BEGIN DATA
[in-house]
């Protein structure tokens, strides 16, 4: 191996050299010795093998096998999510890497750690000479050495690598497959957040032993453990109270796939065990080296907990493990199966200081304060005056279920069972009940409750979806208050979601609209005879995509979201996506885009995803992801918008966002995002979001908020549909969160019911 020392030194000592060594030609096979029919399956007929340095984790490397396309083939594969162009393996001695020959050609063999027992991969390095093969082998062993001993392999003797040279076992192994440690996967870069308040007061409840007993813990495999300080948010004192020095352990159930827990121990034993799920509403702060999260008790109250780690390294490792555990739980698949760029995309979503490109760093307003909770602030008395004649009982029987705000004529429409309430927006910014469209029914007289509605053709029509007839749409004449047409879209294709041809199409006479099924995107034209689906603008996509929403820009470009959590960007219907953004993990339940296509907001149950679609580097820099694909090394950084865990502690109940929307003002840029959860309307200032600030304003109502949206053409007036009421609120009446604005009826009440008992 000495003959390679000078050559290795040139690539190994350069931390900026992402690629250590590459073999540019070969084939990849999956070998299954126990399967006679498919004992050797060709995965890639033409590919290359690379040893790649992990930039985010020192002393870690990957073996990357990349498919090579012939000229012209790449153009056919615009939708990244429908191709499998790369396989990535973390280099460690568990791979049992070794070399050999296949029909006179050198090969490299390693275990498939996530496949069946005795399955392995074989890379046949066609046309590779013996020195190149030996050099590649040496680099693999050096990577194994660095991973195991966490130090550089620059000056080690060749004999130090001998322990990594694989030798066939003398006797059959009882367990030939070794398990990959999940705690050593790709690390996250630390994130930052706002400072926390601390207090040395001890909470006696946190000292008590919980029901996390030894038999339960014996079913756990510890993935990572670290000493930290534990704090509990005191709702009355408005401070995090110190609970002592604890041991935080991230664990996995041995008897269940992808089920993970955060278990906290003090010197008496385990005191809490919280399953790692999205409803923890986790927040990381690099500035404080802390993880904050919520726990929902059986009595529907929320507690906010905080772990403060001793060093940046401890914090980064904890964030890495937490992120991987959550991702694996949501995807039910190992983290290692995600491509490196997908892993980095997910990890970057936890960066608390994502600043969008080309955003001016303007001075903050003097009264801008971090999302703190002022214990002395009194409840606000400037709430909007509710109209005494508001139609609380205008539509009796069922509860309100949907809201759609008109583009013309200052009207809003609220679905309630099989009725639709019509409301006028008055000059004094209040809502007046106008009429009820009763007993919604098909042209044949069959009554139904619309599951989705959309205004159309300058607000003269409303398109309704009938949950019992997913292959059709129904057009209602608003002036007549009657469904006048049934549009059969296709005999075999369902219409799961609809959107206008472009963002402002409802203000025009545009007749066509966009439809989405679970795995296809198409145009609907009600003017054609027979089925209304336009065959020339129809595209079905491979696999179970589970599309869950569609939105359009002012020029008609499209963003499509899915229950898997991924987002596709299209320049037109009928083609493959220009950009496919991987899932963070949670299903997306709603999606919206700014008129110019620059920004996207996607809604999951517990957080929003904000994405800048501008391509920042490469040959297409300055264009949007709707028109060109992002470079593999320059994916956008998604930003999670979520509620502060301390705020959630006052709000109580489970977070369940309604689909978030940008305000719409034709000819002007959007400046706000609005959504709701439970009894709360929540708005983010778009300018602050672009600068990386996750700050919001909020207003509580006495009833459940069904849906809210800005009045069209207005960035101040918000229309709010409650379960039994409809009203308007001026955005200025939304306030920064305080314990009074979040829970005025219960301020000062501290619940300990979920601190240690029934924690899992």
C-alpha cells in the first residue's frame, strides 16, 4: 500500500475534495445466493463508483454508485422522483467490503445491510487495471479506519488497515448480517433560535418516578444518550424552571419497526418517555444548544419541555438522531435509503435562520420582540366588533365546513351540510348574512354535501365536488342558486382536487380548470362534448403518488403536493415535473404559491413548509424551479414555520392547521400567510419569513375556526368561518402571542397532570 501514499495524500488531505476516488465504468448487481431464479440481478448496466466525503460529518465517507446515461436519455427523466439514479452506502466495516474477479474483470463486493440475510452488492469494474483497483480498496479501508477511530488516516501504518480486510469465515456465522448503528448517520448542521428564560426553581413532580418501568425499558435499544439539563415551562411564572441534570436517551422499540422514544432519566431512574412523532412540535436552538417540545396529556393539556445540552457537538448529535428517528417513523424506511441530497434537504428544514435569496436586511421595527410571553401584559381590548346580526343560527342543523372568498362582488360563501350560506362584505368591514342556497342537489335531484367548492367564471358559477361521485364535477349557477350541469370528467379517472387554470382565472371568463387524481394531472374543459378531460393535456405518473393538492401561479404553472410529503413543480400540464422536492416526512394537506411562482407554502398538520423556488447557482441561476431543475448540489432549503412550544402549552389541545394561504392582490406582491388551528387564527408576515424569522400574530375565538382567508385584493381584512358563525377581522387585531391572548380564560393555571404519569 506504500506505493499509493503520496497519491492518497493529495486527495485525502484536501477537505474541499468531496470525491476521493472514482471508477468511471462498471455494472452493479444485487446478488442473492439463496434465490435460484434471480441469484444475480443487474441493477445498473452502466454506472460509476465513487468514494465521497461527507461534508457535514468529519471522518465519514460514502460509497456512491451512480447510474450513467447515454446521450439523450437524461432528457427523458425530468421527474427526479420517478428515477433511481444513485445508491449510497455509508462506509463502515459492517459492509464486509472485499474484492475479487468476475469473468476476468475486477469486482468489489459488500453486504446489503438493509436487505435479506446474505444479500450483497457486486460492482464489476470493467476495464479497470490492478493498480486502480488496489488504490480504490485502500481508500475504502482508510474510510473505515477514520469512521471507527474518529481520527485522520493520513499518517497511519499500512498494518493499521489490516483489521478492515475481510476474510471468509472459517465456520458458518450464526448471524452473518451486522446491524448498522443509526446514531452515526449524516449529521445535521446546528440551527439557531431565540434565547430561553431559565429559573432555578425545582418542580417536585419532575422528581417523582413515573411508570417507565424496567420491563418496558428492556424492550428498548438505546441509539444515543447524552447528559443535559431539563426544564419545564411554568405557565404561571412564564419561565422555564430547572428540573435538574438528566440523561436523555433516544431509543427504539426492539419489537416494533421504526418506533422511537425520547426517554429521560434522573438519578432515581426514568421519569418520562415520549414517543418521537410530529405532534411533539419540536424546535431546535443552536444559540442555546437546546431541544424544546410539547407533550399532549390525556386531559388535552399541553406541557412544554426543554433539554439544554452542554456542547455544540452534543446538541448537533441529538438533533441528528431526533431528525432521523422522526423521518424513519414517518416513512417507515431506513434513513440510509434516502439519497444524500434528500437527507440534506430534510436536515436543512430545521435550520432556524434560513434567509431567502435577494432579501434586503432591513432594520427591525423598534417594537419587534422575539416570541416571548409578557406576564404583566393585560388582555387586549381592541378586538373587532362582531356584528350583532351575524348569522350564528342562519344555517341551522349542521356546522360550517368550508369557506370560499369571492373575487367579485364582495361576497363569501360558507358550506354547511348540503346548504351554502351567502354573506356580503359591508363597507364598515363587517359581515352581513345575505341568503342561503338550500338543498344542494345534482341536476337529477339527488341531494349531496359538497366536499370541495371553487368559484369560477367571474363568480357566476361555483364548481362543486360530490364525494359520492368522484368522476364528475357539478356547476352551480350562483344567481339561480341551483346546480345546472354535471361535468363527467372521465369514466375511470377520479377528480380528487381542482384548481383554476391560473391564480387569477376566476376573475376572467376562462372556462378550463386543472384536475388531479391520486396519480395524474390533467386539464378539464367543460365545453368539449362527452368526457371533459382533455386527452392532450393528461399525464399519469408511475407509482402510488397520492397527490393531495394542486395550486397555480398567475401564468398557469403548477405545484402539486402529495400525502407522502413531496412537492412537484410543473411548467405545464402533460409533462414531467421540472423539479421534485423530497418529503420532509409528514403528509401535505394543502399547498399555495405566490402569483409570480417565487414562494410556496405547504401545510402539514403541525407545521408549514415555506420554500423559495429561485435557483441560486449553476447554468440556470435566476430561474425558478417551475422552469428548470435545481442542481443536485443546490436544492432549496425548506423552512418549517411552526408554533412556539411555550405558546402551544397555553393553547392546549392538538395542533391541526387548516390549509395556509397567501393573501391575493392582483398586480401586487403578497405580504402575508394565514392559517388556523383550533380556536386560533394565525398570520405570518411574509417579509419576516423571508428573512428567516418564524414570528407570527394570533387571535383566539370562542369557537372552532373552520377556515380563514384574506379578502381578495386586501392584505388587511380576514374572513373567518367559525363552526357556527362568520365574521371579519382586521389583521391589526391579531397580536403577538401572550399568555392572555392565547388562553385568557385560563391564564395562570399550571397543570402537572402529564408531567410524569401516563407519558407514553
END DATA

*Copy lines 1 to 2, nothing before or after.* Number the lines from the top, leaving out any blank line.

[in-house]
């Protein structure tokens, strides 16, 4: 191996050299010795093998096998999510890497750690000479050495690598497959957040032993453990109270796939065990080296907990493990199966200081304060005056279920069972009940409750979806208050979601609209005879995509979201996506885009995803992801918008966002995002979001908020549909969160019911 020392030194000592060594030609096979029919399956007929340095984790490397396309083939594969162009393996001695020959050609063999027992991969390095093969082998062993001993392999003797040279076992192994440690996967870069308040007061409840007993813990495999300080948010004192020095352990159930827990121990034993799920509403702060999260008790109250780690390294490792555990739980698949760029995309979503490109760093307003909770602030008395004649009982029987705000004529429409309430927006910014469209029914007289509605053709029509007839749409004449047409879209294709041809199409006479099924995107034209689906603008996509929403820009470009959590960007219907953004993990339940296509907001149950679609580097820099694909090394950084865990502690109940929307003002840029959860309307200032600030304003109502949206053409007036009421609120009446604005009826009440008992 000495003959390679000078050559290795040139690539190994350069931390900026992402690629250590590459073999540019070969084939990849999956070998299954126990399967006679498919004992050797060709995965890639033409590919290359690379040893790649992990930039985010020192002393870690990957073996990357990349498919090579012939000229012209790449153009056919615009939708990244429908191709499998790369396989990535973390280099460690568990791979049992070794070399050999296949029909006179050198090969490299390693275990498939996530496949069946005795399955392995074989890379046949066609046309590779013996020195190149030996050099590649040496680099693999050096990577194994660095991973195991966490130090550089620059000056080690060749004999130090001998322990990594694989030798066939003398006797059959009882367990030939070794398990990959999940705690050593790709690390996250630390994130930052706002400072926390601390207090040395001890909470006696946190000292008590919980029901996390030894038999339960014996079913756990510890993935990572670290000493930290534990704090509990005191709702009355408005401070995090110190609970002592604890041991935080991230664990996995041995008897269940992808089920993970955060278990906290003090010197008496385990005191809490919280399953790692999205409803923890986790927040990381690099500035404080802390993880904050919520726990929902059986009595529907929320507690906010905080772990403060001793060093940046401890914090980064904890964030890495937490992120991987959550991702694996949501995807039910190992983290290692995600491509490196997908892993980095997910990890970057936890960066608390994502600043969008080309955003001016303007001075903050003097009264801008971090999302703190002022214990002395009194409840606000400037709430909007509710109209005494508001139609609380205008539509009796069922509860309100949907809201759609008109583009013309200052009207809003609220679905309630099989009725639709019509409301006028008055000059004094209040809502007046106008009429009820009763007993919604098909042209044949069959009554139904619309599951989705959309205004159309300058607000003269409303398109309704009938949950019992997913292959059709129904057009209602608003002036007549009657469904006048049934549009059969296709005999075999369902219409799961609809959107206008472009963002402002409802203000025009545009007749066509966009439809989405679970795995296809198409145009609907009600003017054609027979089925209304336009065959020339129809595209079905491979696999179970589970599309869950569609939105359009002012020029008609499209963003499509899915229950898997991924987002596709299209320049037109009928083609493959220009950009496919991987899932963070949670299903997306709603999606919206700014008129110019620059920004996207996607809604999951517990957080929003904000994405800048501008391509920042490469040959297409300055264009949007709707028109060109992002470079593999320059994916956008998604930003999670979520509620502060301390705020959630006052709000109580489970977070369940309604689909978030940008305000719409034709000819002007959007400046706000609005959504709701439970009894709360929540708005983010778009300018602050672009600068990386996750700050919001909020207003509580006495009833459940069904849906809210800005009045069209207005960035101040918000229309709010409650379960039994409809009203308007001026955005200025939304306030920064305080314990009074979040829970005025219960301020000062501290619940300990979920601190240690029934924690899992």